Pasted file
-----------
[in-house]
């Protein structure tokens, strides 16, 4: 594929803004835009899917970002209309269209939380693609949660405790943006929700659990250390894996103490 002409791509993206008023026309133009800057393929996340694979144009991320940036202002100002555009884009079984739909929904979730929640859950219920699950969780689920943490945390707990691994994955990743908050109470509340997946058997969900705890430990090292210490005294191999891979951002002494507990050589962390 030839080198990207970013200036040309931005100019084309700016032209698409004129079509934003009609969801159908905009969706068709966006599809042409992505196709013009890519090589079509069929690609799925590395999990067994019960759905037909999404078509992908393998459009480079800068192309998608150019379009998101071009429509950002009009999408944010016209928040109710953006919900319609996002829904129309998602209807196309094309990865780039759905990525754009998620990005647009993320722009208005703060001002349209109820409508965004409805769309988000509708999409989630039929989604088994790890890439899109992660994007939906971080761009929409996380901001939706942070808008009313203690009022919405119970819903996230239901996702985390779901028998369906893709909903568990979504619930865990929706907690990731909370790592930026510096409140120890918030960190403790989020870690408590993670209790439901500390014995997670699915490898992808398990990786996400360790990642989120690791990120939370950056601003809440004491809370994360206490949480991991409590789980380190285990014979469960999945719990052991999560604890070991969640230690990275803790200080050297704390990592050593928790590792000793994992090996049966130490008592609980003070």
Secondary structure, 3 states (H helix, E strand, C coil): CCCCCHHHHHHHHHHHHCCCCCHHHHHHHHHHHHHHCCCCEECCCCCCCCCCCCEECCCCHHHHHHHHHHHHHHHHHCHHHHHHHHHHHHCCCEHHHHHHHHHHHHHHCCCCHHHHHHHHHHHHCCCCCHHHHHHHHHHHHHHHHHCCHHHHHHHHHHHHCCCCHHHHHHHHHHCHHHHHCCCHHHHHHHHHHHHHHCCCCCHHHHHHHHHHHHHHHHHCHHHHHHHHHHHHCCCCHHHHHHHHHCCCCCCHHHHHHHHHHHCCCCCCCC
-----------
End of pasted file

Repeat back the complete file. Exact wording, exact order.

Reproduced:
[in-house]
């Protein structure tokens, strides 16, 4: 594929803004835009899917970002209309269209939380693609949660405790943006929700659990250390894996103490 002409791509993206008023026309133009800057393929996340694979144009991320940036202002100002555009884009079984739909929904979730929640859950219920699950969780689920943490945390707990691994994955990743908050109470509340997946058997969900705890430990090292210490005294191999891979951002002494507990050589962390 030839080198990207970013200036040309931005100019084309700016032209698409004129079509934003009609969801159908905009969706068709966006599809042409992505196709013009890519090589079509069929690609799925590395999990067994019960759905037909999404078509992908393998459009480079800068192309998608150019379009998101071009429509950002009009999408944010016209928040109710953006919900319609996002829904129309998602209807196309094309990865780039759905990525754009998620990005647009993320722009208005703060001002349209109820409508965004409805769309988000509708999409989630039929989604088994790890890439899109992660994007939906971080761009929409996380901001939706942070808008009313203690009022919405119970819903996230239901996702985390779901028998369906893709909903568990979504619930865990929706907690990731909370790592930026510096409140120890918030960190403790989020870690408590993670209790439901500390014995997670699915490898992808398990990786996400360790990642989120690791990120939370950056601003809440004491809370994360206490949480991991409590789980380190285990014979469960999945719990052991999560604890070991969640230690990275803790200080050297704390990592050593928790590792000793994992090996049966130490008592609980003070």
Secondary structure, 3 states (H helix, E strand, C coil): CCCCCHHHHHHHHHHHHCCCCCHHHHHHHHHHHHHHCCCCEECCCCCCCCCCCCEECCCCHHHHHHHHHHHHHHHHHCHHHHHHHHHHHHCCCEHHHHHHHHHHHHHHCCCCHHHHHHHHHHHHCCCCCHHHHHHHHHHHHHHHHHCCHHHHHHHHHHHHCCCCHHHHHHHHHHCHHHHHCCCHHHHHHHHHHHHHHCCCCCHHHHHHHHHHHHHHHHHCHHHHHHHHHHHHCCCCHHHHHHHHHCCCCCCHHHHHHHHHHHCCCCCCCC